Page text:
ZEYAD covered the Baghdad antiterrorism marches and reports that they were

a major success. I didn’t expect anything even close to this. It was probably the largest demonstration in Baghdad for months. It wasn’t just against terrorism. It was against Arab media, against the interference of neighbouring countries, against dictatorships, against Wahhabism, against oppression, and of course against the Ba’ath and Saddam.

He’s uploading photos, too.

UPDATE: Here’s Omar’s report, too:

[A]fter 2 hours, the crowd was so big, I couldn’t guess the number, but it seemed like the whole Iraq was there, men, women, children, young and elderly of different socio-economic levels, cheering the same slogans in different languages(Arabic, Kurdish, Turkomen, Assyrian). They looked very happy and free, despite the risks of being targeted.

Nobody seemed to be afraid, in fact today I felt safer than ever. I didn’t expect such a response from the Iraqi people after all the terror they have suffered-and still suffering- from. To me it was a total success. I hope more brave steps will follow.

Funny, I can’t find anything about these on the New York Times’ website. Guess the Times has been scooped by bloggers again!

ANOTHER UPDATE: Here’s the only report I can find:

Meanwhile, several IGC members participated Wednesday in a demonstration denouncing terrorism.

IGC member Samir Shakir said the demonstrators considered any group that obstructed stability in Iraq as terrorist, according to Al-Jazeera television.

Shakir claimed 3,000 people participated in the demonstration in Baghdad, a number which the Arab satellite station said was exaggerated.

Anybody find anything else?

MORE: A reader sends this AFP story:

BAGHDAD (AFP) – Thousands of Iraqis, some watched over by US Apache helicopters, demonstrated in Baghdad and other cities to condemn “terrorism” in their country. . . .

Hussein al-Musaya, a former Iraqi exile who helped organize the rally, said numerous political parties had come together to state their opposition to terorism.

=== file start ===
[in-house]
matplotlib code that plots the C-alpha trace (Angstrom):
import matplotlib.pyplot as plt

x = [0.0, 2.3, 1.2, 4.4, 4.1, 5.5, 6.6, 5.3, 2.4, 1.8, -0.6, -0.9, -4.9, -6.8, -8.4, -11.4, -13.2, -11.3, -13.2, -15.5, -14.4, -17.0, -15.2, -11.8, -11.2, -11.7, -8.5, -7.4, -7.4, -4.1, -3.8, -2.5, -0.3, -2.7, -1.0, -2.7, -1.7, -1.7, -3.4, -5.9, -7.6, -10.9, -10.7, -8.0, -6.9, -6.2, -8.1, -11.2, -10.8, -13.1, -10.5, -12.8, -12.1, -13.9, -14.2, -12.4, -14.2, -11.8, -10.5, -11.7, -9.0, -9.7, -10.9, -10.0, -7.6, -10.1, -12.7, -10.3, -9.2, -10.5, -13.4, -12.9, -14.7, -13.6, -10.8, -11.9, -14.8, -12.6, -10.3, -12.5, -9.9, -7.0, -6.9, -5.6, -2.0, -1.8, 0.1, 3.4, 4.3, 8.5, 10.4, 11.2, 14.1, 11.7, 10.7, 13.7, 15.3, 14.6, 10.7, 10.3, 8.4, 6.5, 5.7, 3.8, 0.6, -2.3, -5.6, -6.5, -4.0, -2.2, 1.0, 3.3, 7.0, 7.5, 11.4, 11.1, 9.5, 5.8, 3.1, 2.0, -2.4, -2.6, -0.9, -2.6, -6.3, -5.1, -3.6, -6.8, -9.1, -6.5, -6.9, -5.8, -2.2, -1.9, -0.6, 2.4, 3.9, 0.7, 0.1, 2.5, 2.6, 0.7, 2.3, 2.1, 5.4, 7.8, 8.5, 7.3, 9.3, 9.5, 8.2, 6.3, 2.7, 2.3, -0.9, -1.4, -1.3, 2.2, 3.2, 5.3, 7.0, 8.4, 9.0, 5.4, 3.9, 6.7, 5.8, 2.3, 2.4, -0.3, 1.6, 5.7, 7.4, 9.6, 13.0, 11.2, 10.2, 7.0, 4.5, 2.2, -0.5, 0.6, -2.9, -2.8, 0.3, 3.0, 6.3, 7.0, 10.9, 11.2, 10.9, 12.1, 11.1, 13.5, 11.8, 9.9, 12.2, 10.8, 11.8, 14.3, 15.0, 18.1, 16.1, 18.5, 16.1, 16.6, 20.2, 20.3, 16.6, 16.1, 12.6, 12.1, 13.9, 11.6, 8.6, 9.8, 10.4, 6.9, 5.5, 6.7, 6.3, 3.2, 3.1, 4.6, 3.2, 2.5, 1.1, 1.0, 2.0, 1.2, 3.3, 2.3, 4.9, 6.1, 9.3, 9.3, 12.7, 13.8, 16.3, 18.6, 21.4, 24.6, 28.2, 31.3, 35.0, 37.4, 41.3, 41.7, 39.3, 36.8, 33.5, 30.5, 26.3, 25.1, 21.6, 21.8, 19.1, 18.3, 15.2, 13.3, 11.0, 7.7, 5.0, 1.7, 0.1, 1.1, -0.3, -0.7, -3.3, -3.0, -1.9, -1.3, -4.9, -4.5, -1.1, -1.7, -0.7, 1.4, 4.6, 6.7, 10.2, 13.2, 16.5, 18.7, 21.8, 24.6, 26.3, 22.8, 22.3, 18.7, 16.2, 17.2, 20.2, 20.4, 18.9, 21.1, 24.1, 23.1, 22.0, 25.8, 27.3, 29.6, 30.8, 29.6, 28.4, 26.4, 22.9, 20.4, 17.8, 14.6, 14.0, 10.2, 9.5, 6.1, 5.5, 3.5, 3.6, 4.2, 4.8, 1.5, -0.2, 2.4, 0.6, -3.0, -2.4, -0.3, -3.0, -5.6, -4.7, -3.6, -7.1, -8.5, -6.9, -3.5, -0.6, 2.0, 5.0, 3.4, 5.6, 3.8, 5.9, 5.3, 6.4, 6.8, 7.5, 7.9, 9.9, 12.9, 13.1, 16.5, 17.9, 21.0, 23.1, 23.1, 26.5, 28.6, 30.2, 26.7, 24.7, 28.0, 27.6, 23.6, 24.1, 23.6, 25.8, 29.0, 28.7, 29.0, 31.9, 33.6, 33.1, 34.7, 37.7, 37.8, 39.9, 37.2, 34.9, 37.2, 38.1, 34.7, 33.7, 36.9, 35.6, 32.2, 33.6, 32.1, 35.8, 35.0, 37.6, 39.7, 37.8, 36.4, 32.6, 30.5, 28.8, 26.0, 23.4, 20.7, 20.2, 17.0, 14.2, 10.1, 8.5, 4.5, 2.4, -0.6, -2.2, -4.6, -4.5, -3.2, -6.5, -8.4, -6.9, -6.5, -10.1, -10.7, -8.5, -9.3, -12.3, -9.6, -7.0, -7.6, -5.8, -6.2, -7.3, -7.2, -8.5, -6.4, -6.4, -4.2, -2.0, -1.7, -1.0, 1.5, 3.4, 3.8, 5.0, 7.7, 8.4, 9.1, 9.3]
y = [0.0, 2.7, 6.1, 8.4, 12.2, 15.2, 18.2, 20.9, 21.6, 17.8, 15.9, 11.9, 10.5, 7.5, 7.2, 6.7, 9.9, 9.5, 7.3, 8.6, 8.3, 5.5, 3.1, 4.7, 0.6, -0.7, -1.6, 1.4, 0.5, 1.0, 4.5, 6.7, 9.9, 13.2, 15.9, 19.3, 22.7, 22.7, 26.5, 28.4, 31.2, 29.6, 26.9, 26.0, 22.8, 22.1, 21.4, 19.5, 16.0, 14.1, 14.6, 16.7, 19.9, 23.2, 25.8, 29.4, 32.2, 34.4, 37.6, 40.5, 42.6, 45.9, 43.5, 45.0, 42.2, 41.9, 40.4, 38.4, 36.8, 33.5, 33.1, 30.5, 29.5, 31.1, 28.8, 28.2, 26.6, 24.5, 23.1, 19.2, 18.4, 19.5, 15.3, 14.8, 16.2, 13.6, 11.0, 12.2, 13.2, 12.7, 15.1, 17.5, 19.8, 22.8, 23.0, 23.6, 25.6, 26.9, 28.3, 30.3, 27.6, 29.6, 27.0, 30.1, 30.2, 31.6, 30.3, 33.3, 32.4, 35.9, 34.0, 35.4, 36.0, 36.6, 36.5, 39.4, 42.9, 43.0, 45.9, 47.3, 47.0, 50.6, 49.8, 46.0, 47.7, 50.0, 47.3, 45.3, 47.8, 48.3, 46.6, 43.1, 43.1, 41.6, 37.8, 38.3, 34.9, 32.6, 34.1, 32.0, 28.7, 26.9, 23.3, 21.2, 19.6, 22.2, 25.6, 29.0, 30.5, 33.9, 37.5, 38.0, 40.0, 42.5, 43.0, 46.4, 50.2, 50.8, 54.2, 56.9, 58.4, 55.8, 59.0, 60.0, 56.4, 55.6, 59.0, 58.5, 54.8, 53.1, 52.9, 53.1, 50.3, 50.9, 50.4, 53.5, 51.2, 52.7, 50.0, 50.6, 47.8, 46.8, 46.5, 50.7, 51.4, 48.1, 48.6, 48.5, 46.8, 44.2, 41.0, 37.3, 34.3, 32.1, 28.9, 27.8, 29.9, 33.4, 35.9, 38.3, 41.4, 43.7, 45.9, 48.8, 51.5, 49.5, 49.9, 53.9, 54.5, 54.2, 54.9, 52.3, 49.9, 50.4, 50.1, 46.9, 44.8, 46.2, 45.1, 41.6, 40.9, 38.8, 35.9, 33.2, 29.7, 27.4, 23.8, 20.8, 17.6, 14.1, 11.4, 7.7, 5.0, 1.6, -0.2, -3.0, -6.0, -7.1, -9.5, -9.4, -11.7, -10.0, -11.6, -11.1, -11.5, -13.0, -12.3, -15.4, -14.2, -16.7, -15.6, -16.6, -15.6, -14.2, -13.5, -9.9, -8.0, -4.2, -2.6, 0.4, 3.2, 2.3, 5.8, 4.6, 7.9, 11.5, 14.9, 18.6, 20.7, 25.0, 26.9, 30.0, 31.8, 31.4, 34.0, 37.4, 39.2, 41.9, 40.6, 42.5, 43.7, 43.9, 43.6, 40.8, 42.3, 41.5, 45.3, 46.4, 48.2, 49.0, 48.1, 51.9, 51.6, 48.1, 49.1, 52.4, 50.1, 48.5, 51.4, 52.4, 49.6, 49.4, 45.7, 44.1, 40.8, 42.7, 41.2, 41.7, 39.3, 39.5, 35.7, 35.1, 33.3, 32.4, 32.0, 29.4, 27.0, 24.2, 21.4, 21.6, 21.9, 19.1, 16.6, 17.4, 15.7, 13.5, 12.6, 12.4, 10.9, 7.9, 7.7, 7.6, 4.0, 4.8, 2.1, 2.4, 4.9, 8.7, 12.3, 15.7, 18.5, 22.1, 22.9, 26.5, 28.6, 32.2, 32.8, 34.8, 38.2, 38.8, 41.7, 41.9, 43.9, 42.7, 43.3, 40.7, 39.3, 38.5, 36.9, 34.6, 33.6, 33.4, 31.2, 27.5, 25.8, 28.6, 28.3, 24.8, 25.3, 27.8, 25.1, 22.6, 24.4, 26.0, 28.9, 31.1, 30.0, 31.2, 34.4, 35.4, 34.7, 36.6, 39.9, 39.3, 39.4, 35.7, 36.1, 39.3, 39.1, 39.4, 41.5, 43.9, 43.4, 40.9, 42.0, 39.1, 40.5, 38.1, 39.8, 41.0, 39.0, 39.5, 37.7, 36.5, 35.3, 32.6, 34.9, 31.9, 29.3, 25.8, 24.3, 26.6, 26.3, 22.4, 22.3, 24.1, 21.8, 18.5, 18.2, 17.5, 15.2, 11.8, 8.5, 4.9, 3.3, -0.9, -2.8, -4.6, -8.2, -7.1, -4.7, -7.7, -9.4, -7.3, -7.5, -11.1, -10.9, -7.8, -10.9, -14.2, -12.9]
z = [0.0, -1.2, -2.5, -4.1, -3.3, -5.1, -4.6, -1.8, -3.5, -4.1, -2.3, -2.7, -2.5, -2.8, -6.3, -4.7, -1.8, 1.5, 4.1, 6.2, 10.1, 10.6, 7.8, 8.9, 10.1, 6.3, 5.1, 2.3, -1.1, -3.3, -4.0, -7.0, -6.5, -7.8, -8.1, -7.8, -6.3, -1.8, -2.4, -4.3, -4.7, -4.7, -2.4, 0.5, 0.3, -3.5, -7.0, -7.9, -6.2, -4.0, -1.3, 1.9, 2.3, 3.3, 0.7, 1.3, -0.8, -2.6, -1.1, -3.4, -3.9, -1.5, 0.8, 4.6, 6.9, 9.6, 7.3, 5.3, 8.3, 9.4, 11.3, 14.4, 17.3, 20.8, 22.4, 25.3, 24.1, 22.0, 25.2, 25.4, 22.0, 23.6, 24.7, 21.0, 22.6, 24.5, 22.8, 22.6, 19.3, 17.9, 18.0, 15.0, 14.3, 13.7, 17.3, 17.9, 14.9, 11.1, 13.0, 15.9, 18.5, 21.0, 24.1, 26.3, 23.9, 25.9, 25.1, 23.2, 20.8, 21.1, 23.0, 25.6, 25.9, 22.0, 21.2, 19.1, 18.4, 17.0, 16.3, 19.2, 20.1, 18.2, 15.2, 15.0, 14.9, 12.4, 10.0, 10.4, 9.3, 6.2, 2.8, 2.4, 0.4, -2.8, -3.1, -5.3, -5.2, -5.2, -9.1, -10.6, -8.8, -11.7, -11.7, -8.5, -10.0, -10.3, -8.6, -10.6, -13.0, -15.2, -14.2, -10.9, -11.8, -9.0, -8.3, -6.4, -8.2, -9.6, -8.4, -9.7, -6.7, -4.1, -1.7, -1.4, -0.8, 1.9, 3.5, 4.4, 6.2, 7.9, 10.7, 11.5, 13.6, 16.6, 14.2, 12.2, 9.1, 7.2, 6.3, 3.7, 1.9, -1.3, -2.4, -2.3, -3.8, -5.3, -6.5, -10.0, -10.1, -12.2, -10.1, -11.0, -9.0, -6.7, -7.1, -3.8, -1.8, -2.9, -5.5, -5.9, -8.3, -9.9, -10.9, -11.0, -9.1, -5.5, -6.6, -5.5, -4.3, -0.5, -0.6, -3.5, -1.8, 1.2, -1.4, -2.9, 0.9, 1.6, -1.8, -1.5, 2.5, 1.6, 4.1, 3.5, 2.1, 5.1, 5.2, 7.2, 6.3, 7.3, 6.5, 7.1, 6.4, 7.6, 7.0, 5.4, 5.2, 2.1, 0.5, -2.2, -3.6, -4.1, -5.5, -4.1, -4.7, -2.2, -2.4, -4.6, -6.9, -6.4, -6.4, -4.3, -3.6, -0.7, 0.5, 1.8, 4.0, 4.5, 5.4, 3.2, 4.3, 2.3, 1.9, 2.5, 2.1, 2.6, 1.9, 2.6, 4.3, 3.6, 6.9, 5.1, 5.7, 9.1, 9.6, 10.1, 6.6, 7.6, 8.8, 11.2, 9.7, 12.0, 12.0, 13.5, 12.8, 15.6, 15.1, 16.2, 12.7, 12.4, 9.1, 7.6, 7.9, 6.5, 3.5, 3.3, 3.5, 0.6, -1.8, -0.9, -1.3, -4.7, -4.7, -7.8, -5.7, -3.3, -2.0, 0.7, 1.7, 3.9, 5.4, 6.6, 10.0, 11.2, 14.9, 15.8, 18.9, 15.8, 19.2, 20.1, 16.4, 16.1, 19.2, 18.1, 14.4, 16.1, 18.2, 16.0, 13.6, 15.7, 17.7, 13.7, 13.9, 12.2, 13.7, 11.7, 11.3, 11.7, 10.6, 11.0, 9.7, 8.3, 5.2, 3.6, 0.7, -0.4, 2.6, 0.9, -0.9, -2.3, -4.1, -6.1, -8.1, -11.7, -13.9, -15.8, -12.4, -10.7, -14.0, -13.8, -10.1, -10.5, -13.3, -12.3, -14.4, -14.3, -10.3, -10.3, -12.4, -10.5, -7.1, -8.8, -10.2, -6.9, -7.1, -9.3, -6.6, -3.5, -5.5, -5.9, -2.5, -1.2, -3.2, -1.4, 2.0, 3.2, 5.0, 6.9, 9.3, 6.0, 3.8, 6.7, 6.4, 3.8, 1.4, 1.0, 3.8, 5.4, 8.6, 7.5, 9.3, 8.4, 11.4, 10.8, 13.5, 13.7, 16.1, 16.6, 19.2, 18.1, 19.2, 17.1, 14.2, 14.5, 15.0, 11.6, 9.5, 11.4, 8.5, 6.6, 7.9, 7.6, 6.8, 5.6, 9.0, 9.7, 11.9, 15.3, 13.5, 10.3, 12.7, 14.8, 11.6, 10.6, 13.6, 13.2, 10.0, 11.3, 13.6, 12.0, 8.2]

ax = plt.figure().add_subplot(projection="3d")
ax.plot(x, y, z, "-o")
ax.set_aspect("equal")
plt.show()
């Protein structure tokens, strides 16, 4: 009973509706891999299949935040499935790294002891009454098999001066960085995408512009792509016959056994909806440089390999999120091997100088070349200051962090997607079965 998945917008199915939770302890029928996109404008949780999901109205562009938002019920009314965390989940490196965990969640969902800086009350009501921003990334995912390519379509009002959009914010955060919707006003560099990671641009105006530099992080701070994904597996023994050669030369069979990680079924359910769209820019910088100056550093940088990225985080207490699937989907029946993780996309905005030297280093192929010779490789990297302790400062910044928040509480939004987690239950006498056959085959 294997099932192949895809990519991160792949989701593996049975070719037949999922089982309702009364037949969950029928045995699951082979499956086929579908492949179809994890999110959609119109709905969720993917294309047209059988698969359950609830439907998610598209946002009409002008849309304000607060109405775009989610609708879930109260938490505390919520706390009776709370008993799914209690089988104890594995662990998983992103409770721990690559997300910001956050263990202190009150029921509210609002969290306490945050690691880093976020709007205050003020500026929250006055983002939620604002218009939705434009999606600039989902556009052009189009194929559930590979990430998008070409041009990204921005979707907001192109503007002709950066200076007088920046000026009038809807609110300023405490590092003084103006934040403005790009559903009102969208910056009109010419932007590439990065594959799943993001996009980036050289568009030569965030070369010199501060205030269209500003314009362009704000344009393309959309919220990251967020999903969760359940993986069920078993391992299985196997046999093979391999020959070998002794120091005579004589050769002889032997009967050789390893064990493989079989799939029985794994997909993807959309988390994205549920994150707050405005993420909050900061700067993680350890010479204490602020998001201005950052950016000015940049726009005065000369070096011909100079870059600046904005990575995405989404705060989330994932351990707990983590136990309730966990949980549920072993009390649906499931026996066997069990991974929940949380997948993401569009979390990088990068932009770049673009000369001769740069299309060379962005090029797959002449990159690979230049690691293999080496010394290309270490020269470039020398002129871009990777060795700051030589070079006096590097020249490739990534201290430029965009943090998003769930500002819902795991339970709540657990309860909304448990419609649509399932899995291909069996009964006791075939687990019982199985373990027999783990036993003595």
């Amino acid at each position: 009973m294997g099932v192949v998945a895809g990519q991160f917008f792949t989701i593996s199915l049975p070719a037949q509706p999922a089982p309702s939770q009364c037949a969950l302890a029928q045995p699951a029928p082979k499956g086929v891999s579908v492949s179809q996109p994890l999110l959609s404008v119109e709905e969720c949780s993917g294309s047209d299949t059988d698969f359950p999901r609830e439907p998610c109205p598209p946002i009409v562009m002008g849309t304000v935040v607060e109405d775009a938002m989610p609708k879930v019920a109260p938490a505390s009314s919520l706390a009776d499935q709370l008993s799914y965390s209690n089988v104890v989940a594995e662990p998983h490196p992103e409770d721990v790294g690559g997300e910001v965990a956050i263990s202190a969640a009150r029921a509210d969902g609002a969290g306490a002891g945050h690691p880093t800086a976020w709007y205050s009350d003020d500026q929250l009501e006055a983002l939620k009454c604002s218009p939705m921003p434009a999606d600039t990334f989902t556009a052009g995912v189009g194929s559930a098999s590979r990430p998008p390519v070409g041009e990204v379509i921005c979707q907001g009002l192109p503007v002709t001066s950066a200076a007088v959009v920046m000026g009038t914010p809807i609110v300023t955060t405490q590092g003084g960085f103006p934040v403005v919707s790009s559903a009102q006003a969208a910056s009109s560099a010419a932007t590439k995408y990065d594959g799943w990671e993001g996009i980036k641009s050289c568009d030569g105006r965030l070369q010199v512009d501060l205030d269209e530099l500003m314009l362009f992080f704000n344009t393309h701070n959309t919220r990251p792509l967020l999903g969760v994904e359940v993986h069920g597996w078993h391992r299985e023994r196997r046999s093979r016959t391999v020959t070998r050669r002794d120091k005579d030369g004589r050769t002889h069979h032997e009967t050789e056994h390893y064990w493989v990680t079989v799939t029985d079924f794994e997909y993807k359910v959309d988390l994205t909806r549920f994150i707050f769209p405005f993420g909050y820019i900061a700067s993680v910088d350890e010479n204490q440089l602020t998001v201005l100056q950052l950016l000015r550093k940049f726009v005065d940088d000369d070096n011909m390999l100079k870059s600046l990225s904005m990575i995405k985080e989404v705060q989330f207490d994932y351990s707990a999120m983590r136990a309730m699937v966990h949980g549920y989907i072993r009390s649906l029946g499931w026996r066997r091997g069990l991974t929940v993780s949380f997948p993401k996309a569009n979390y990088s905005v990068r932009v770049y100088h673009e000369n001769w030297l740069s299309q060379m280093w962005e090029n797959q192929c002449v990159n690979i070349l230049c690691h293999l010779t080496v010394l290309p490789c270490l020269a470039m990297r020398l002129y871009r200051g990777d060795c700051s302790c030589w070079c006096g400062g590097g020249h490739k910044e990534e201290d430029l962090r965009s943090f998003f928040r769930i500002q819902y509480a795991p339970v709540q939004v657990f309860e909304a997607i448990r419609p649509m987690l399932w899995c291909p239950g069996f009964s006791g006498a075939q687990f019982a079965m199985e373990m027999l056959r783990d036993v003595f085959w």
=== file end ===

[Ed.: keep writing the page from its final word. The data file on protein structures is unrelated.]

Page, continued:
“It’s also a message of thanks to the coalition force for liberating Iraq (news – web sites) from the dictator,” said Musaya, an official with the Liberal Republic Iraqi Party.

“We will not allow the fascists to come back,” added Farook al-Shamari, 63.

“I don’t belong to any party but I am against terrorism and fascism. We lived under the aggression of fascism for 40 years,” he said.

Any more?

STILL MORE: You can see streaming video from Reuters here. Click “Reuters Television,” then “more,” and then click “Iraqi protests.” The marches certainly look very large. And this UPI story says there were 4,000 marchers. [LATER: D’oh! A reader sent the UPI link and I didn’t notice that it’s to a story about the previous march. In part that’s because I didn’t see any other stories calling that march so big, and in part it’s because I’m, er, an idiot and just didn’t notice the date.]

Ublog has more.

MORE STILL: Colin MacLeod has observations on the role of Iraqi bloggers, and Jeff Jarvis is blogging on this, too. A reader emails that his friends at CNN have seen the video but aren’t sure whether they’ll run it.

Hmm. Would they run video if 4,000 Iraqis staged an anti-Bush protest in Baghdad? I think they would. . . . Another media reader sends a copy of a deutsche presse-agentur story (not on the web) that includes this bit:

The demonstrations were “a message from Iraqis to the entire world that they are not in agreement with terrorism and wanted to work for the restoration of the country”, IGC member Samir al-Sumaidi said.

Accompanied by a robust police presence and overlooked by U.S. military helicopters, protesters carried pictures of Shiite leader Ayatollah Mohammed Baqr al-Hakim, who was murdered in a suicide bombing. Some demonstrators released white doves as a symbol of peace.

IGC member Samir Shakir said demonstrators labelled any group that obstructed stability in Iraq as terrorist, according to al-Jazeera television.

The persons attending the Baghdad demonstration were numbered at between 3,000 and 10,000 people, though al-Jazeera claimed these figures were exaggerated.

Well, we know that al-Jazeera would never exaggerate the numbers of, say, pro-Saddam protesters, right? But hey, at least al-Jazeera is covering the march. . . .

STILL MORE: Ted Barlow writes: “If the situation in Iraq is going to work out, it will be because of people like these.”

AND EVEN MORE: Meryl Yourish emails:

Just saw CNN cover the rally at about 10:07. They showed pictures and mentioned that there were more than one, but they also downplayed it as much as possible, going so far as to say they wouldn’t call this “a groundswell” of opinion, but a sign that maybe–just maybe–the Iraqis are finally starting to “warm up” to the American p.o.v.

Yeah, I guess it’s impossible to imagine that they might be against dictatorship and terrorism on their own initiative, huh?

Meanwhile Tim Blair notes what news media people consider “real news” via the Internet today — Kylie Minogue might be pregnant.

More here.

And reader Janice Brown emails:

I think we ought to explore and exploit Demonstrationgate as a crystal
clear example of the “media’s” failure to function in this “diverse”
world we live in.

It’s pretty lame. And it’s certainly a statement of priorities, considering what else they reported. Sigh. Maybe they’ll cover it tomorrow?